Simferopol, Ukraine - If you’ve ever sat in a park or a cafe and just observed what’s going on, you’ll notice that almost every person is on their cellphone. If they’re not directly interacting with someone in the vicinity, they’re glued to their screens. Why is this? What sort of habit has this become? It seems that more than ever before, we’ve become disconnected with our surroundings, never looking up to enjoy ourselves. I’m guilty of this just like the next person, but every once in a while, I’ll step out and just watch. This is one of my favorite things to do when I travel. Observing my surroundings and taking everything in. Often times, I don’t ever see anything I want, and it just becomes a practice in patience, but every once in a while, the stars align and a scene slowly moves together.
In this shot, I watched as subject after subject walked by. I photographed a few other people, but it wasn’t until this kid came by on his phone that I felt like I got something that I really liked. I’m not 100% sure what it is I like about it. It could have been his positioning, or because he was on his phone, but after I photographed him, I felt like I could move on.
Foros, Ukraine - I remember my dad taking me and my siblings fishing at an early age, maybe 6 or 7. Venturing out into the wilderness of Teton Valley, we’d drive for what seemed like forever down winding roads, through valleys, over mountain passes, until the pavement ended. The sound of gravel crunching beneath our tires was an indicator that we were almost there. Soon after, he’d pull over and we’d rush out, running about like feral children.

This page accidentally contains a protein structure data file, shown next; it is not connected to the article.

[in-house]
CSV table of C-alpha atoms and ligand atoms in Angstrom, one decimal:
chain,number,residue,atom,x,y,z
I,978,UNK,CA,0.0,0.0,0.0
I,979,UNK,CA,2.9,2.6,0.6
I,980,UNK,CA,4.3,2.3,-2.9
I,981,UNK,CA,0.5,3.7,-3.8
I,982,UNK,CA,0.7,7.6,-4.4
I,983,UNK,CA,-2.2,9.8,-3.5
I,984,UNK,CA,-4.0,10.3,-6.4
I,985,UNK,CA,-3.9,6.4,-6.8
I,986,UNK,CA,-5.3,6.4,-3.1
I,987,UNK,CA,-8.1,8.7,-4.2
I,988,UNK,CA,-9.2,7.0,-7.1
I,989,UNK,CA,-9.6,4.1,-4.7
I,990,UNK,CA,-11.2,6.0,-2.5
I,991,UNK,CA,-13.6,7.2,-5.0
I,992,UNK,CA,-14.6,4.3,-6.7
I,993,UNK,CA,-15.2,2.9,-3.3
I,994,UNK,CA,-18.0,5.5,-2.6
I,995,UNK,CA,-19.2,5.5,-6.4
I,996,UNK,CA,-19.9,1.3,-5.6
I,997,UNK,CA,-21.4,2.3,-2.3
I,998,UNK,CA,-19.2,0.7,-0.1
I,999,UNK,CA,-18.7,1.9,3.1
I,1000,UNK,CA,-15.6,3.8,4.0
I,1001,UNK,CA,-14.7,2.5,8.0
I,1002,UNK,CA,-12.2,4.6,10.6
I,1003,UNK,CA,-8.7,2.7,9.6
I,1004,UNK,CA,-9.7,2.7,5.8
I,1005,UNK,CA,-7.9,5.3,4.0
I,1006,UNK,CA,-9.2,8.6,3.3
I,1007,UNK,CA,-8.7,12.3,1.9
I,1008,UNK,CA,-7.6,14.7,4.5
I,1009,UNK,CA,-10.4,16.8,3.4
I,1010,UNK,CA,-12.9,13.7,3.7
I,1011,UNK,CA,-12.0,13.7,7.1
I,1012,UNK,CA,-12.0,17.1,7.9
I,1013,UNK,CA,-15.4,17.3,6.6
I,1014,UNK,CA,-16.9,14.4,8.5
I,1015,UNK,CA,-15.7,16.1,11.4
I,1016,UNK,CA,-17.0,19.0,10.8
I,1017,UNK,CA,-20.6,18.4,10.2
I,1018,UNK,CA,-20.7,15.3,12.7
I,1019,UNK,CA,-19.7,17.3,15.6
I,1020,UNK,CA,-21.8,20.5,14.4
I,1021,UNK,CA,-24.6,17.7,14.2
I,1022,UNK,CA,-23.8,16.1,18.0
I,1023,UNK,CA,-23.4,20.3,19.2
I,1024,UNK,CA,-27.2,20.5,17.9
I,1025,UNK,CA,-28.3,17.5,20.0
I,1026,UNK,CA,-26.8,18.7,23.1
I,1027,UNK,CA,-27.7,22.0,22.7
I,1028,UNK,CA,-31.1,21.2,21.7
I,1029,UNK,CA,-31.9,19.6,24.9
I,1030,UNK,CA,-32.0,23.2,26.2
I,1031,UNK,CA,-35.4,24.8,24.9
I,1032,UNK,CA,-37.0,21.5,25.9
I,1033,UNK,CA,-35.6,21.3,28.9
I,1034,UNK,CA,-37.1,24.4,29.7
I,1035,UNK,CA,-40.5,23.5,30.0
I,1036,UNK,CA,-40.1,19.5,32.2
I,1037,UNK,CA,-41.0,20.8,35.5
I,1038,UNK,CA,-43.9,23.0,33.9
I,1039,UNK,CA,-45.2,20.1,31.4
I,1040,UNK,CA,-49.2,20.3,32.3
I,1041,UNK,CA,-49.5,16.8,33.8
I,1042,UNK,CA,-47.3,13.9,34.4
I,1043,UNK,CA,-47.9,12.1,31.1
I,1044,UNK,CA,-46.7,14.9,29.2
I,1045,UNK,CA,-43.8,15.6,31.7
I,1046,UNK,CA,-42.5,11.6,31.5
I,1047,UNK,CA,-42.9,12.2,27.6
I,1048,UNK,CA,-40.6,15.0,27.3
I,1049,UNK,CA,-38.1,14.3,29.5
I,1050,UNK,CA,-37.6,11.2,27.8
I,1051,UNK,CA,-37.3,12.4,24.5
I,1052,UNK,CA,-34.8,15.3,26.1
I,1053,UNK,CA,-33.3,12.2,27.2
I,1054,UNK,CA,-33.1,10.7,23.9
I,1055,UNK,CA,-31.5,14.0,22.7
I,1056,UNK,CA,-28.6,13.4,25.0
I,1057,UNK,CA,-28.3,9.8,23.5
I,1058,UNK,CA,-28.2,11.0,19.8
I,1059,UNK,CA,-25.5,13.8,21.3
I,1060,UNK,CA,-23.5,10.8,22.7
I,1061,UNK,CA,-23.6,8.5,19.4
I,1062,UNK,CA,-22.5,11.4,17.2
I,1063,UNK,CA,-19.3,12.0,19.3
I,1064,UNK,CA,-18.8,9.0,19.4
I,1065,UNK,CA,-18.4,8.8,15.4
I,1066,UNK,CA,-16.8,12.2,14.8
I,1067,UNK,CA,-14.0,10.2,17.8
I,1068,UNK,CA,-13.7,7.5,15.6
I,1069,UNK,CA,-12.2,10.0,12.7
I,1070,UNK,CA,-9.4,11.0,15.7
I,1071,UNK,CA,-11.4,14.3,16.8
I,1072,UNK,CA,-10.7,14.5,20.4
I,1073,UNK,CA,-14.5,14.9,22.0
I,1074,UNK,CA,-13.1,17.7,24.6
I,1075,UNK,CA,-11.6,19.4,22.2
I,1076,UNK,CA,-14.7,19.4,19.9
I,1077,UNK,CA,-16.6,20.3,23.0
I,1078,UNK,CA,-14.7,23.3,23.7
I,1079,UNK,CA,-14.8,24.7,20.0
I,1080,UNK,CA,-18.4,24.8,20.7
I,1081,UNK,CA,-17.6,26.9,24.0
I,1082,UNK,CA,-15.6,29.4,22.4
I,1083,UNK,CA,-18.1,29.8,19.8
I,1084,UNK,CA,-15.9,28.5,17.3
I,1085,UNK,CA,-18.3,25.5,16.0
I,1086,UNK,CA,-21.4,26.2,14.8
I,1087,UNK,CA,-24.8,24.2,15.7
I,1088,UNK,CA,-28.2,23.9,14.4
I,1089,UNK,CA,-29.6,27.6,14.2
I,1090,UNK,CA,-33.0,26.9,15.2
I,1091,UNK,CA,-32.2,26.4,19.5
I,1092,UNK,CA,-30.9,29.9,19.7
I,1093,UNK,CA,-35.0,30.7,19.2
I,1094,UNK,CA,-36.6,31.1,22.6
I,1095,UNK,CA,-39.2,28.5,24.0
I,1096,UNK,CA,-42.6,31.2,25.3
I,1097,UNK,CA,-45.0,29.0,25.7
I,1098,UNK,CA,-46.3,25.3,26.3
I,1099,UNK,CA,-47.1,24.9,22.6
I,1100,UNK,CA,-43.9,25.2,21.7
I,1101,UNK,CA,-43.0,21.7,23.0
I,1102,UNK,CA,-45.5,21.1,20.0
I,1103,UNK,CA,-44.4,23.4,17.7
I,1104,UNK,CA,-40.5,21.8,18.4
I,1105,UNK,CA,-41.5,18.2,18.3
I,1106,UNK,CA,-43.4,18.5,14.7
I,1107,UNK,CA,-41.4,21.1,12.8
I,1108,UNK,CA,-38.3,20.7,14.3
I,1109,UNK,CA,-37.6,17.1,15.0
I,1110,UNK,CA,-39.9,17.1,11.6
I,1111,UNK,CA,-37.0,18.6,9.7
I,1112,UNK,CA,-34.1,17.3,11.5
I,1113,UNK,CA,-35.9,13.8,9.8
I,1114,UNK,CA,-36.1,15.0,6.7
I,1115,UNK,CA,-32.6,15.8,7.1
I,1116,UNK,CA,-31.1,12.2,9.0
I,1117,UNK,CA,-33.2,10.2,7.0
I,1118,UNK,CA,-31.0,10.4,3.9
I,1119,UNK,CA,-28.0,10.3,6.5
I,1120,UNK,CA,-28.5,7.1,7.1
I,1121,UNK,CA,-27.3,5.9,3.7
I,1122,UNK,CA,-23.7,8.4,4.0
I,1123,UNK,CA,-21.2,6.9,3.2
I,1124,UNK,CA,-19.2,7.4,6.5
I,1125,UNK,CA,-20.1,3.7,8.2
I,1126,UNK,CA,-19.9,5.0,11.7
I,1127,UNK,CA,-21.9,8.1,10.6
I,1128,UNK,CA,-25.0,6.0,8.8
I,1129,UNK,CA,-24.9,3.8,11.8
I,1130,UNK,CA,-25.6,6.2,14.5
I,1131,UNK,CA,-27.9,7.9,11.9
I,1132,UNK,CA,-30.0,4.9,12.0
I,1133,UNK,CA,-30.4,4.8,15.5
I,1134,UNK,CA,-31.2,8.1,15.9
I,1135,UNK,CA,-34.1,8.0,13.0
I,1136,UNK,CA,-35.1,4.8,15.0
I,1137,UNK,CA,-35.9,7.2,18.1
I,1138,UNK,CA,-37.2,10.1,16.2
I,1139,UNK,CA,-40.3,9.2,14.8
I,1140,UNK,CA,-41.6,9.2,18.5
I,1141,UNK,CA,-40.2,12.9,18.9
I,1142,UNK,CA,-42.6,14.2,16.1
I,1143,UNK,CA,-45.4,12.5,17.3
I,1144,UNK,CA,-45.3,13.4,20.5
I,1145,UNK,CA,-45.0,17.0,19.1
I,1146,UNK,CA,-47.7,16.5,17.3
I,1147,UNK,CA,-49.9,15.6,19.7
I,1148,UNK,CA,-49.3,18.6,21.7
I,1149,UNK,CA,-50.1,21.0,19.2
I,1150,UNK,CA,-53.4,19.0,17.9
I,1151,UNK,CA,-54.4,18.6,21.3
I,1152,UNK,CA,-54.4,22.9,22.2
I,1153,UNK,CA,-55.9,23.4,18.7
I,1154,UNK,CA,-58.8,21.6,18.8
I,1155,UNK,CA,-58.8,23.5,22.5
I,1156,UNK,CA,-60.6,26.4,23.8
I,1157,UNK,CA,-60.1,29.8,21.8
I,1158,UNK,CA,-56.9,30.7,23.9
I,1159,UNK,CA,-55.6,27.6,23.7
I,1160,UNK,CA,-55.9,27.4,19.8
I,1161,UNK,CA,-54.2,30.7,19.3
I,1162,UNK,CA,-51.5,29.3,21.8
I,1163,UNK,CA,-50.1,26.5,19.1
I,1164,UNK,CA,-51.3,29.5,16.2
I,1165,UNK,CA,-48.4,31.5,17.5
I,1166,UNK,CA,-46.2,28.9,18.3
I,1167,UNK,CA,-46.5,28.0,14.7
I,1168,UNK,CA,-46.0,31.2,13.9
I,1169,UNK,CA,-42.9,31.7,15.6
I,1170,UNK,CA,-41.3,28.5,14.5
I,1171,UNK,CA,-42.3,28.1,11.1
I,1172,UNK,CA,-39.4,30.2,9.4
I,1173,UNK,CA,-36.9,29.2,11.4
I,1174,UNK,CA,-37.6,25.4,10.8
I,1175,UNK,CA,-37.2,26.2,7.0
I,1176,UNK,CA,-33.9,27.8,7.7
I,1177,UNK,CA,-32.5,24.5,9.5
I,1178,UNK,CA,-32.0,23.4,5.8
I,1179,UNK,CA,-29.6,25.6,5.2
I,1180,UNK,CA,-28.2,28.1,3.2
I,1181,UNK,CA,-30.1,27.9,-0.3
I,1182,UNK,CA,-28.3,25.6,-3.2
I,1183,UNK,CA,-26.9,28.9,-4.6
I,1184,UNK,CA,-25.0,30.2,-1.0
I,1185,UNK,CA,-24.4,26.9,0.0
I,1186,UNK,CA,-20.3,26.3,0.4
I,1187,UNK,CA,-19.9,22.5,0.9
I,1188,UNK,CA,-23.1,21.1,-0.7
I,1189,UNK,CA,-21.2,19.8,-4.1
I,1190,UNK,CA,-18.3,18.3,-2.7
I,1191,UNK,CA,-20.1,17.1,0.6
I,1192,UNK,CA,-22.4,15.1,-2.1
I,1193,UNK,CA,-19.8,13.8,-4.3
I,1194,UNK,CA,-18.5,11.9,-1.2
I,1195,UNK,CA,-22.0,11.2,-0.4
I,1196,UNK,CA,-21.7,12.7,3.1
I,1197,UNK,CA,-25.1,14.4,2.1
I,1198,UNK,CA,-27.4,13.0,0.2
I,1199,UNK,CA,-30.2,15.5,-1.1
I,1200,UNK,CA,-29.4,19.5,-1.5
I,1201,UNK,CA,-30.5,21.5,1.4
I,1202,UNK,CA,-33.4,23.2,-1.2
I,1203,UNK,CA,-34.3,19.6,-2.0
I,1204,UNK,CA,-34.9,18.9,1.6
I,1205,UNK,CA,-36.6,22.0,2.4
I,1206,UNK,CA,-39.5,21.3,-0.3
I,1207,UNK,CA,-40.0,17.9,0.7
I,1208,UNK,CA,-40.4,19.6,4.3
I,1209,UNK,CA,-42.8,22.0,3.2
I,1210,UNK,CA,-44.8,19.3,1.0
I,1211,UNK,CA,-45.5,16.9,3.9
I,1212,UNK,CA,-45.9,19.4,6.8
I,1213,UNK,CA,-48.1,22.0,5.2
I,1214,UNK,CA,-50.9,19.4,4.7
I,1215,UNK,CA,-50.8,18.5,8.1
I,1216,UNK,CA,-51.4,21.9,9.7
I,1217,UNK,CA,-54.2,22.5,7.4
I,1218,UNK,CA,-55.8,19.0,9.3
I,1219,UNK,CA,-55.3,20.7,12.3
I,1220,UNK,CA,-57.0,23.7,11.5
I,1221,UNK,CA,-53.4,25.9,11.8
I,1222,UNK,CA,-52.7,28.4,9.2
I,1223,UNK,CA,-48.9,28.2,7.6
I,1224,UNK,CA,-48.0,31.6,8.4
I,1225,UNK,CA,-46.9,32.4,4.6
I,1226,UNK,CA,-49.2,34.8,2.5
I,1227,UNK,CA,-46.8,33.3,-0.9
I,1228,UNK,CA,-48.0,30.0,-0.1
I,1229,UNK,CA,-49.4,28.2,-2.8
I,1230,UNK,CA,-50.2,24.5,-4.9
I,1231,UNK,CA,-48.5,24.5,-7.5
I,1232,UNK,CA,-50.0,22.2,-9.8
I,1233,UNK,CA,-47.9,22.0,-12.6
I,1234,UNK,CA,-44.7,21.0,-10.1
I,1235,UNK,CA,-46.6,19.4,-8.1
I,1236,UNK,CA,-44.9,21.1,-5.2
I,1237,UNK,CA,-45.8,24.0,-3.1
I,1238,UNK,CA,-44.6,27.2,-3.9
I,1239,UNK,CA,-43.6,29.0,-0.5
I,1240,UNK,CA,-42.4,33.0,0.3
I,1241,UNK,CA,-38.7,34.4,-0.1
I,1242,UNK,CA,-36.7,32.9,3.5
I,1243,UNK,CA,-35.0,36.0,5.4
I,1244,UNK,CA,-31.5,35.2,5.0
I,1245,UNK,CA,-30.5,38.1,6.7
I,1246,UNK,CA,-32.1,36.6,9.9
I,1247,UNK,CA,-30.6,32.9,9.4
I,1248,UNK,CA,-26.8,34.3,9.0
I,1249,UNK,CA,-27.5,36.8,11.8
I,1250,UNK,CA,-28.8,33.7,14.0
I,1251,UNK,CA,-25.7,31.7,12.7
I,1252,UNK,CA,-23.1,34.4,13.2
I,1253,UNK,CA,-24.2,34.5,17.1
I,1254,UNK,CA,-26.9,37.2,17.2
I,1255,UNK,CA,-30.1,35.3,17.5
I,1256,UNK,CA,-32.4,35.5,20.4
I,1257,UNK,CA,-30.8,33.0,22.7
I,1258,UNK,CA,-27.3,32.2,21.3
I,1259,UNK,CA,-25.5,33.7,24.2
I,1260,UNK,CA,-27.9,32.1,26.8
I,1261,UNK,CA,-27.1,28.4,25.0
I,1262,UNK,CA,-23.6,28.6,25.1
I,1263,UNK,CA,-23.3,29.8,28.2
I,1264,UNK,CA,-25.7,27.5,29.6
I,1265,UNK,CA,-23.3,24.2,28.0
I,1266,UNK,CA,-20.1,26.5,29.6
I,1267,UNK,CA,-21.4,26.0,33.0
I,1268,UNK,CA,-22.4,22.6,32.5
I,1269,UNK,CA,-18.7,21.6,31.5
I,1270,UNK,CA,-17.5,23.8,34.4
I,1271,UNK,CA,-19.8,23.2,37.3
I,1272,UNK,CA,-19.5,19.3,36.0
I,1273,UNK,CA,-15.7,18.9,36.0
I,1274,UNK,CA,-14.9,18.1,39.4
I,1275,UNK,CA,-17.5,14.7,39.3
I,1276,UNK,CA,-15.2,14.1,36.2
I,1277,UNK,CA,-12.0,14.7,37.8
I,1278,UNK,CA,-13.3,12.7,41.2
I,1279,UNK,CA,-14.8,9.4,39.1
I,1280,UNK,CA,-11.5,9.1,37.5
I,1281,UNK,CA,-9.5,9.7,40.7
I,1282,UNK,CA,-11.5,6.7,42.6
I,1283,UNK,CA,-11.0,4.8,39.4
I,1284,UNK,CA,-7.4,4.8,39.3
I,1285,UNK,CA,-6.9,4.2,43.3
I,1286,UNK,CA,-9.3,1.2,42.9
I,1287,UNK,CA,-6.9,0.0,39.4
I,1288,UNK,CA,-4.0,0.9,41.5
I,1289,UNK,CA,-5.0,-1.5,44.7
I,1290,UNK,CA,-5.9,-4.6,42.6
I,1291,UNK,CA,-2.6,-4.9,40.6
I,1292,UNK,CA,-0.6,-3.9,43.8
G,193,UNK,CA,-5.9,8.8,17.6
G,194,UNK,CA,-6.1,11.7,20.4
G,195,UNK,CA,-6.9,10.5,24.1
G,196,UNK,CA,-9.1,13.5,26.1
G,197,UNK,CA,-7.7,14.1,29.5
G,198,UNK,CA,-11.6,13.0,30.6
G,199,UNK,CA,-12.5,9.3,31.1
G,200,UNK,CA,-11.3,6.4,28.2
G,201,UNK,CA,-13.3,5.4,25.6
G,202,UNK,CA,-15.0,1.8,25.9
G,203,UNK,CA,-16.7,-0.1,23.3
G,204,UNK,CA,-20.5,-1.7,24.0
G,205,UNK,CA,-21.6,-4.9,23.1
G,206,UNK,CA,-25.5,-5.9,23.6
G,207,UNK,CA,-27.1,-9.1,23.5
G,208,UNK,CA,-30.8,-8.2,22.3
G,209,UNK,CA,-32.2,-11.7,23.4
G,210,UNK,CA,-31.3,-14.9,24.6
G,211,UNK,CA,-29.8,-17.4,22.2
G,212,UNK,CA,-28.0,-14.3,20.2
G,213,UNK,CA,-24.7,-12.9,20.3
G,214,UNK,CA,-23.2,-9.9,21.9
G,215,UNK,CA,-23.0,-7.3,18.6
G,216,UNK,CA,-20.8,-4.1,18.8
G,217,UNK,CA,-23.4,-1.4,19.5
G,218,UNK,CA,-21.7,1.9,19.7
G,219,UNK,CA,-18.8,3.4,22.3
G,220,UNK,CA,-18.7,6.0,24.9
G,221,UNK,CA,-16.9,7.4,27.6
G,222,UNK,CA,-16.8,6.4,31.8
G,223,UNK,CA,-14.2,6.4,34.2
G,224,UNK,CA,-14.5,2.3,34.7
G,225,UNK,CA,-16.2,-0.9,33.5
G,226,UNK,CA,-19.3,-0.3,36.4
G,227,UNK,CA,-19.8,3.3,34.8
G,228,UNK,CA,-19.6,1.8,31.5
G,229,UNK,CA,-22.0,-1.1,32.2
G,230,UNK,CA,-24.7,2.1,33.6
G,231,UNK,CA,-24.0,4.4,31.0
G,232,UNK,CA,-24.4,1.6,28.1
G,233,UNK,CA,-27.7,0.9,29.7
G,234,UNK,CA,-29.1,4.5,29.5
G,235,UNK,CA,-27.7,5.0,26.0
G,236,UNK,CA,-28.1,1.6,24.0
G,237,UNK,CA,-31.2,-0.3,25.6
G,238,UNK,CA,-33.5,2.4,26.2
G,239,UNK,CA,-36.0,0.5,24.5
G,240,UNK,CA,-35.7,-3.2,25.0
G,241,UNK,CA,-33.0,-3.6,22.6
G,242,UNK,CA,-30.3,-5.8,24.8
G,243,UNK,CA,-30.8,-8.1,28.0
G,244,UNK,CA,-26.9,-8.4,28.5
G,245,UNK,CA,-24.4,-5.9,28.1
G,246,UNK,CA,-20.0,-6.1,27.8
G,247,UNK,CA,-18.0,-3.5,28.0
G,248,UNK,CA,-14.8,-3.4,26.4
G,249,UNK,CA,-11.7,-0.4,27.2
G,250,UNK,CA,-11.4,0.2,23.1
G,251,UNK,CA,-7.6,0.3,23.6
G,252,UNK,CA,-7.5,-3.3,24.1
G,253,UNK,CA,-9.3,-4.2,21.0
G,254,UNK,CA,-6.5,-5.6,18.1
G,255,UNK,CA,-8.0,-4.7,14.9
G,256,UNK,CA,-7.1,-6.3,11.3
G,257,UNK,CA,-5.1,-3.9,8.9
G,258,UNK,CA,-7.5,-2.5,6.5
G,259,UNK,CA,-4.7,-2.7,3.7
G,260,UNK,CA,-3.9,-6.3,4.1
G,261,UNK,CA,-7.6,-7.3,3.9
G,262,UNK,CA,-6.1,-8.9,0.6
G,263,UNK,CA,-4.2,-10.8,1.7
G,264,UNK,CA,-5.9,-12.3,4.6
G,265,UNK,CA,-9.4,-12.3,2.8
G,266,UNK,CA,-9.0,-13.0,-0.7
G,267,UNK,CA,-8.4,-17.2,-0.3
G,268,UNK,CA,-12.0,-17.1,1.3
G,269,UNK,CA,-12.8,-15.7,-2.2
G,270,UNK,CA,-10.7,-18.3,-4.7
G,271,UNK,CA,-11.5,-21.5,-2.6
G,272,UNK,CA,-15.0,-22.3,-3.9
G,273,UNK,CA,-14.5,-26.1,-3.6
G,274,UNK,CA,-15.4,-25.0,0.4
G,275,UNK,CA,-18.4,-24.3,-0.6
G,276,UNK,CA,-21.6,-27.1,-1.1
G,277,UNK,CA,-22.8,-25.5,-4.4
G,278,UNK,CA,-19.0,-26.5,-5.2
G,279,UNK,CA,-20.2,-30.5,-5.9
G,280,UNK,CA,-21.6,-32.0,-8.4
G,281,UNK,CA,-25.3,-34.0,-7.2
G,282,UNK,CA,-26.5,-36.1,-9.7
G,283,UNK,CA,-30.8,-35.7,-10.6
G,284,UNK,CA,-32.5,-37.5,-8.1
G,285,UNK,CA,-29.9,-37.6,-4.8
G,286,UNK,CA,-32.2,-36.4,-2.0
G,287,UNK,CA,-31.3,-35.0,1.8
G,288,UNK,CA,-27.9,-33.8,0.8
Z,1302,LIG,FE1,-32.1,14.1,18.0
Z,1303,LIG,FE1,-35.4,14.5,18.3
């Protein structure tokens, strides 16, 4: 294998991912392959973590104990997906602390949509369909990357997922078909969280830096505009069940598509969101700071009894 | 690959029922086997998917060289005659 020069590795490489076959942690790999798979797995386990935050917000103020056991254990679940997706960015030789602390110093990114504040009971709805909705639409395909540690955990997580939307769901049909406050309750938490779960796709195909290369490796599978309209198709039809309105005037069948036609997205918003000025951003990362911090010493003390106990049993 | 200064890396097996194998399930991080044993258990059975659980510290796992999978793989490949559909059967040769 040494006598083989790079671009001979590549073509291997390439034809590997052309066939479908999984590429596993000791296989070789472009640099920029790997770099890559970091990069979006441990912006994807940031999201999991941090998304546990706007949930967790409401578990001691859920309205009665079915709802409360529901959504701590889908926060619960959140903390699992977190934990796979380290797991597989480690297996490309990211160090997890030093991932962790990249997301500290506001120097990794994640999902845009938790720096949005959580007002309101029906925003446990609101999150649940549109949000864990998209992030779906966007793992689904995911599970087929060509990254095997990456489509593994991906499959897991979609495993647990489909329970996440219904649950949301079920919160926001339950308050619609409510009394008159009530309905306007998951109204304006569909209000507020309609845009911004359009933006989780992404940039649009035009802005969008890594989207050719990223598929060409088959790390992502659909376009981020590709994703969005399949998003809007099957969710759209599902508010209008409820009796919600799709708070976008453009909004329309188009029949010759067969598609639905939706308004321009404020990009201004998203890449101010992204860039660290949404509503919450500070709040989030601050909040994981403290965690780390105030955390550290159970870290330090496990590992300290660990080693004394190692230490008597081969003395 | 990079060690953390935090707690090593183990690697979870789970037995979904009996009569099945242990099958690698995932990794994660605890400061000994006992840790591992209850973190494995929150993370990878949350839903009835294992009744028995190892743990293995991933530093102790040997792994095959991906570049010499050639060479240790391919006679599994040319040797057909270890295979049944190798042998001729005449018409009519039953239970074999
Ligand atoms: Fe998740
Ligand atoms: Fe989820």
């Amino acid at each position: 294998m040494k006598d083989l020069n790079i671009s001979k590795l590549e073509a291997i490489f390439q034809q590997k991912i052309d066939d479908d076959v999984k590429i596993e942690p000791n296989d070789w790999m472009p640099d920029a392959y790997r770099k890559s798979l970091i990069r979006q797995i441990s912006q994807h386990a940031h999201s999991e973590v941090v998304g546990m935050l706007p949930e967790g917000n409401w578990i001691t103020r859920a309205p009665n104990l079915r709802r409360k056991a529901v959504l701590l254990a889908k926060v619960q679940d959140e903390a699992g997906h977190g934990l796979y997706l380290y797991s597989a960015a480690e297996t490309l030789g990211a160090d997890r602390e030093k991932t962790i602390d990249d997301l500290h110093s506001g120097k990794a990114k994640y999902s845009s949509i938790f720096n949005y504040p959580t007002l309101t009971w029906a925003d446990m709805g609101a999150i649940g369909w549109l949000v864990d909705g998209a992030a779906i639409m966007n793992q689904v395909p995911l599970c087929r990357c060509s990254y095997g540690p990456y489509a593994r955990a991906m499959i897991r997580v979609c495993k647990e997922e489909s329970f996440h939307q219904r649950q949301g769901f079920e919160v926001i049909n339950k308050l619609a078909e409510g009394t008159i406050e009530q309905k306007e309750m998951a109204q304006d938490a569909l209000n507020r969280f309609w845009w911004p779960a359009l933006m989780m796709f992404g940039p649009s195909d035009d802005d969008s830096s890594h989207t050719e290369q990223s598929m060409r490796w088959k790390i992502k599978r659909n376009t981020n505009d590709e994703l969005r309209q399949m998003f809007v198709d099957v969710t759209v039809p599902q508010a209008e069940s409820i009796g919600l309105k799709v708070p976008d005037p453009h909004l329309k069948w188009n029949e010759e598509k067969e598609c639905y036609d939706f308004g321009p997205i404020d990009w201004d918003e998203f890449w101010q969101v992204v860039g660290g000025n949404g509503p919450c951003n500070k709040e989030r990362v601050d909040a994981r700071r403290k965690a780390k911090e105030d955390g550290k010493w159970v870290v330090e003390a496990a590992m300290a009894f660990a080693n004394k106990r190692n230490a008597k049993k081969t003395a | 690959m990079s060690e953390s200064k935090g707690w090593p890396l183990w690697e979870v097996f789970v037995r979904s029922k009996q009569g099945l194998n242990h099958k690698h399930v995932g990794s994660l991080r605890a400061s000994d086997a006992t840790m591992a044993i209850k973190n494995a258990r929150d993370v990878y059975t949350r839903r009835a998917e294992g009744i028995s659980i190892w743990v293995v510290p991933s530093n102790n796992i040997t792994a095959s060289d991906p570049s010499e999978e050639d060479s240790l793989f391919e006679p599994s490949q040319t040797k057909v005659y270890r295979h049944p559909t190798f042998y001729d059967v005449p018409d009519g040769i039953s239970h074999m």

Following him to the creek, we’d grab the night crawlers that he’d purchased at the gas station, giggling and squirming as we slid the worms onto the hook. Whether or not we caught anything is up for debate, but I'm pretty sure we all had a good time. I don’t think I’ve fished since that age, however I still look back fondly at those times spent sitting in the grass next to a fishing hole, waiting for the bobber to disappear below the surface.
While in Ukraine, I watched this man participate in a similar ritual. There weren’t any bobbers or kids running around, but It seemed to be all the same.